I also got my newest favorite species name - "Least Mink": a stunning lack of imagination or simply an exhausted taxonomist working
through the huge number of species and needing one more adjective? It replaces "Little Brown Bat", as a statement of the blatantly obvious- interestingly, for its size, the longest lived animal in the world - around 30 years for a beastie the size of a ring finger!
Lulled by the gentle motion of the boat, my mind drifting along with irrelevant & strangely saucy thoughts, we rounded a bend. Perched in the bow and with Susanna's attention on the fallen log under which we maneuvered, coz bears use them to cross between islands, I was struck by the thought that the rock ahead looked like a bear's arse .. Because it was a bear's arse!! Less than 10 m away. Gesticulating like the village idiot (and grinning in much the same vein if truth be told) I alreted the boat to our first near ... all 90 kg of grizzly gorgeousness munching on sedge and completely disinterested in us. A rich chocolate brown, she momentarily sat back on her hunches and sniffed us. Susanna gently called out "Hey bear ... We see you & we're backing away now" and we retreated to a safer distance.
We stayed with
her for around an hour until she wandered off. Thanked by the others for being bear bait (?!?) I was comforted by the fact that had she been so inclined, it would have taken her some time to peel me, in which case we could have made our escape (after everyone had photos of course). All guides are armed with bear spray, a powerful capsicum mixture that will repel bears and any guest wanting to stretch their legs on land needed to be accompanied by an armed guard.
We only saw females, including another beauty the next day, who we tracked & viewed for 3.5 hours, there were big males were in the area. We saw recent activity at a bear wallow where the leaves were still wet from muddy shakes. The grooms bath in an enticing mix of muddy water, urine and skink weed,in preparation to woo the gals with pure swagger!
Female bears may choose to accept the offer from one or several suitors, resulting in cubs with different sires, or to simply say no by sitting down. Females can delay embryo implantation to ensure they are prepared for winter, as they give birth in their
dens. And as we know, never come between a mother & her cubs, because she will attack to defend them - even large males who will kill and eat cubs, for food and because it brings the females into eostrus.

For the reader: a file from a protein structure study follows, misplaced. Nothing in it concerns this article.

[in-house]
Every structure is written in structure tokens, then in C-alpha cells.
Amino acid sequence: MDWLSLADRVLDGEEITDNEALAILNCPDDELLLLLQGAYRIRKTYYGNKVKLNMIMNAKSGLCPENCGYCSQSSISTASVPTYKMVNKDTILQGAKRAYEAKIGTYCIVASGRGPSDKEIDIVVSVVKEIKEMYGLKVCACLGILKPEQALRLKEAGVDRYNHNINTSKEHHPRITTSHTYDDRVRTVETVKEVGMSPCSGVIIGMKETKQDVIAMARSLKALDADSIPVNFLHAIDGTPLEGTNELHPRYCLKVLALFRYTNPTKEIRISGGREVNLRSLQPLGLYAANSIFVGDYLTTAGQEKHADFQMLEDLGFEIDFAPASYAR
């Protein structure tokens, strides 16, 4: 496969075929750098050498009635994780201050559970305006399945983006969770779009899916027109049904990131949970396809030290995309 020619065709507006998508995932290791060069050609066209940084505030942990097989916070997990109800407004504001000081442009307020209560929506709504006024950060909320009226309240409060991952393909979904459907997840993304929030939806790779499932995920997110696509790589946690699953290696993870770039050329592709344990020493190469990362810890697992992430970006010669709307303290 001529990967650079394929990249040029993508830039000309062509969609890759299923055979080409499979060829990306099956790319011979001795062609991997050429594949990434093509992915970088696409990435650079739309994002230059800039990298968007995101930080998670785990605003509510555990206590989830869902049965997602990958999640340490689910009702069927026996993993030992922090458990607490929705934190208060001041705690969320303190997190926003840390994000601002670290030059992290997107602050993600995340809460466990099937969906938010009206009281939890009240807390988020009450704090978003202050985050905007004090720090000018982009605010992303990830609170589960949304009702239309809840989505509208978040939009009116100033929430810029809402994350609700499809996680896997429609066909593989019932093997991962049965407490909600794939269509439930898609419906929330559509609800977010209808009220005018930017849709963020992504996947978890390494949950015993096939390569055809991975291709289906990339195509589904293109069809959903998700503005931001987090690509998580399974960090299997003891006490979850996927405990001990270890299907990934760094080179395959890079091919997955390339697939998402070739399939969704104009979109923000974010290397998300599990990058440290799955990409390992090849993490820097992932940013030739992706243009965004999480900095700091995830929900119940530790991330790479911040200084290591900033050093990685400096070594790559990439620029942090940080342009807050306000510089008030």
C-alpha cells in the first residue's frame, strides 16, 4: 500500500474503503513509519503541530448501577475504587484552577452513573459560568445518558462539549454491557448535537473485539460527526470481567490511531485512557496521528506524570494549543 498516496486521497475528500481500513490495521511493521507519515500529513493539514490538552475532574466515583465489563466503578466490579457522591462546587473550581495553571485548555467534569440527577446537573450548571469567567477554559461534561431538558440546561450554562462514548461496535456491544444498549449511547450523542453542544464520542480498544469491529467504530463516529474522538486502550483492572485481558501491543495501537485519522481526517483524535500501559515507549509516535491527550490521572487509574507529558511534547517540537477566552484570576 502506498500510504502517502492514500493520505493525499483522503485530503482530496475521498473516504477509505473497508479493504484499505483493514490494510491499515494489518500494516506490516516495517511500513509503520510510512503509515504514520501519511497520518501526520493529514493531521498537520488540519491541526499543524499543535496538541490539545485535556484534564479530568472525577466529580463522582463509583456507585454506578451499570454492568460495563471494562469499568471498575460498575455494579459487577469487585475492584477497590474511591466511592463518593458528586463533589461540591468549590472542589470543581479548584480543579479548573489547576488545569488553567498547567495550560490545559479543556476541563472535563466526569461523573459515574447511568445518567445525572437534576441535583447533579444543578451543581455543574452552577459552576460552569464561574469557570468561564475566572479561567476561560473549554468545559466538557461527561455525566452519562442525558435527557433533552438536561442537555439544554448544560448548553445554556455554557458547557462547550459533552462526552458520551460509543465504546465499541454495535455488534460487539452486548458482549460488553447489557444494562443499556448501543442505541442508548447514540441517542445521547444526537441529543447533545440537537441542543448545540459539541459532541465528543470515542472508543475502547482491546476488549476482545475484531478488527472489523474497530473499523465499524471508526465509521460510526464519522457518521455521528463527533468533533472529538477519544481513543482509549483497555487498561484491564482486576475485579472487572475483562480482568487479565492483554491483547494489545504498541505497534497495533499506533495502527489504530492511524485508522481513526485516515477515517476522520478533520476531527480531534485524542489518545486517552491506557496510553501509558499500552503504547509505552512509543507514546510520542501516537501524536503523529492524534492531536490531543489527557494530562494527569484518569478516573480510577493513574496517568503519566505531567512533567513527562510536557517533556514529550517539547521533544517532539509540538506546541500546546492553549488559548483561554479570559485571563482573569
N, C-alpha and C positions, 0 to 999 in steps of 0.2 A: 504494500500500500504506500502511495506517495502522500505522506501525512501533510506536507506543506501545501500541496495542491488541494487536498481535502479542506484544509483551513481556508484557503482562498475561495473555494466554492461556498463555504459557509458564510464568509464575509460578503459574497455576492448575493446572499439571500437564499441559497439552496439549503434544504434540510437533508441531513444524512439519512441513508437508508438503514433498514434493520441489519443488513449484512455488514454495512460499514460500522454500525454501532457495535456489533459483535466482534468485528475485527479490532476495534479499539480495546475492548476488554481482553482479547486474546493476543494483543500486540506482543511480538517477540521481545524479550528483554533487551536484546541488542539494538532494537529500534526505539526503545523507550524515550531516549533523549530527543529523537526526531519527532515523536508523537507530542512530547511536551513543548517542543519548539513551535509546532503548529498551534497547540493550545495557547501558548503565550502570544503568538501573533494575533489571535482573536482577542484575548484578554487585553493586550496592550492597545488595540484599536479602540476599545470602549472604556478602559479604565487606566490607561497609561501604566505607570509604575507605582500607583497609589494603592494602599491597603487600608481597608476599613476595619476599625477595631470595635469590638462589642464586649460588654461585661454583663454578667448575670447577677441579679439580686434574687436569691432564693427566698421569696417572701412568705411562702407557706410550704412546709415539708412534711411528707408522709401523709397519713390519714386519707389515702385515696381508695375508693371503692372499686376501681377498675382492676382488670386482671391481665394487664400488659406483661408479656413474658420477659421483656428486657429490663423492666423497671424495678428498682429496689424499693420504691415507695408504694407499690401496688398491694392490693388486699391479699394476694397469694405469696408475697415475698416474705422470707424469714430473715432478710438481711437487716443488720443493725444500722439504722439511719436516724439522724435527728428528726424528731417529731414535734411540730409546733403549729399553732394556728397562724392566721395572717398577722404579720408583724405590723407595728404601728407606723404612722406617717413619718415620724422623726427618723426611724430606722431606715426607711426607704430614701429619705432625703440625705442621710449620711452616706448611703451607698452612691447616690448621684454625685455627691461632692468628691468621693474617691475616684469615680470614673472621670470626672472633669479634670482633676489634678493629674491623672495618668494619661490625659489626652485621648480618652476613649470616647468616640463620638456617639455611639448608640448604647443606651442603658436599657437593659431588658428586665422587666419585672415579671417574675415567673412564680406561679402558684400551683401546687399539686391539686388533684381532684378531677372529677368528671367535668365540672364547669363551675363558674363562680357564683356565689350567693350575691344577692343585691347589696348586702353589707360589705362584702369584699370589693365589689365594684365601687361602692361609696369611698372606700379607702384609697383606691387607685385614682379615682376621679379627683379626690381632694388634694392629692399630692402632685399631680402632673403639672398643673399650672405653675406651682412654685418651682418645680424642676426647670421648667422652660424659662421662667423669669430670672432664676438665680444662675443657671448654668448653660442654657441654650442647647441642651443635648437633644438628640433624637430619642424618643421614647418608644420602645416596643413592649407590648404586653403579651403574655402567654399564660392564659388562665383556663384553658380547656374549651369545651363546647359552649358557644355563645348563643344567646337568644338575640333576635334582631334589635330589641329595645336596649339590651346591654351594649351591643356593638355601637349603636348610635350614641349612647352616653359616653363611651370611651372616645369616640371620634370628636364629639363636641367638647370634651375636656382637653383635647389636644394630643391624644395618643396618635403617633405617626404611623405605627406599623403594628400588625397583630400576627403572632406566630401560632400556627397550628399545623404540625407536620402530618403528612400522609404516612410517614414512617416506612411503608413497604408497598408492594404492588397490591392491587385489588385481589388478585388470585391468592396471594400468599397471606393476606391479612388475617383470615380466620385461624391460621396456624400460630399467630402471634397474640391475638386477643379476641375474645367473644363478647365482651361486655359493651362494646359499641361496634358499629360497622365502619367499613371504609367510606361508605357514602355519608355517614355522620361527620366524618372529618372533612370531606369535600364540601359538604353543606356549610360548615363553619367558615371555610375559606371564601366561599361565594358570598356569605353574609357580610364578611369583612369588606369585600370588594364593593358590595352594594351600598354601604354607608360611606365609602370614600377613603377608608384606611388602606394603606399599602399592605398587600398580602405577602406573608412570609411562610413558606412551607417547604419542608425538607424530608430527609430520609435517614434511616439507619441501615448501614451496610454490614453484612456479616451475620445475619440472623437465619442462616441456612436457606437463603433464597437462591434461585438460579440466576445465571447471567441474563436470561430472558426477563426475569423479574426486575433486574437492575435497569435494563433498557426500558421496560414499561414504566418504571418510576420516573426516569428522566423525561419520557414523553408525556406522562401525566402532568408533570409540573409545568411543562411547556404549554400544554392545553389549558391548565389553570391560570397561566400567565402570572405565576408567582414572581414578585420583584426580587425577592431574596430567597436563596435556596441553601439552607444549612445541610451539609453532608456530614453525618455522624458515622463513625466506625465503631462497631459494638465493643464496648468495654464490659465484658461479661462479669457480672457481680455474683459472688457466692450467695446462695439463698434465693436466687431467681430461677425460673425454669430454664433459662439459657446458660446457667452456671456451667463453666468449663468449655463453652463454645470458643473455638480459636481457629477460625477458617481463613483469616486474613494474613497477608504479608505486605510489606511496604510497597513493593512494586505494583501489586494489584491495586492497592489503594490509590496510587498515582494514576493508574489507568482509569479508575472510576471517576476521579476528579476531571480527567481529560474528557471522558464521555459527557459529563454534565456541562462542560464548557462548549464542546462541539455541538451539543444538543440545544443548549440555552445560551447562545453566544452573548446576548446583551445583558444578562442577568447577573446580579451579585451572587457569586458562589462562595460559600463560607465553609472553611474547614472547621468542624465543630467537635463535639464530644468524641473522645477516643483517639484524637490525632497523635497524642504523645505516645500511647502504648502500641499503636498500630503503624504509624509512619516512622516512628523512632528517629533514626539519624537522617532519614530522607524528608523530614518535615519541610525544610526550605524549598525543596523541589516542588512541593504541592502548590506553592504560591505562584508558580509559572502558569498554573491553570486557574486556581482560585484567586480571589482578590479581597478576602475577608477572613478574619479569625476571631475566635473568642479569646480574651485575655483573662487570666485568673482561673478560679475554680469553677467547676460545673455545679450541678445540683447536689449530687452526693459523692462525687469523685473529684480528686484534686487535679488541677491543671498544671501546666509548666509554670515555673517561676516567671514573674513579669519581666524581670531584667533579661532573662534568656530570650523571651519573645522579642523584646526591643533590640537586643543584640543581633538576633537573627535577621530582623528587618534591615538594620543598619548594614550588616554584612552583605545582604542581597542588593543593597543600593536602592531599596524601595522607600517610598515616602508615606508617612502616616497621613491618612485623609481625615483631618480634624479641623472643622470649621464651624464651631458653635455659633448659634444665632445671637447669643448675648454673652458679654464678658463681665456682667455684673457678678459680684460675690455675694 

I found the bears beautiful, but not cute. Their physcial presence is far to compelling to think of them as anything other than successful predators - I know some areas permit hunting, including in Alaska where bears are hunted to assist the repopulation of moose. This logic doesn't ring true to me, but the locals relationships with the bears is complex. The recently announced plans by the US congress to build a fence along the Canadian border will probably cause more damage to the bears than any hunting. Bears have roamed these borders in their solitary lives for thousands of generations. The impact of the fence on their continued presence and viability, as well as that of other migratory species like wolves, has been decried by conservation groups in both countries. It will be interesting to see what happens next.
But if bears sex and violence isn't enough , here is your educational, yet pervy point for this
blog. Banana slugs are found throughout the SE Alaskan and BC areas I visited. They hemaphrodites, with their wedding tackle strategically located on their heads next to their eye stalks. once they have located a suitable partner, and do the slug nasty (lots of writhing and slime), they deposit sperm in each other along with fertilised eggs. The slugs then bite at each others' tackle..with the first one through the other's appendage getting to stay a bloke & grrrl slug, and the loser(?) remaining an independent miss. Oh ... Should I have posted a warning on that one? Hehehehe!
And on that note, ciao for now!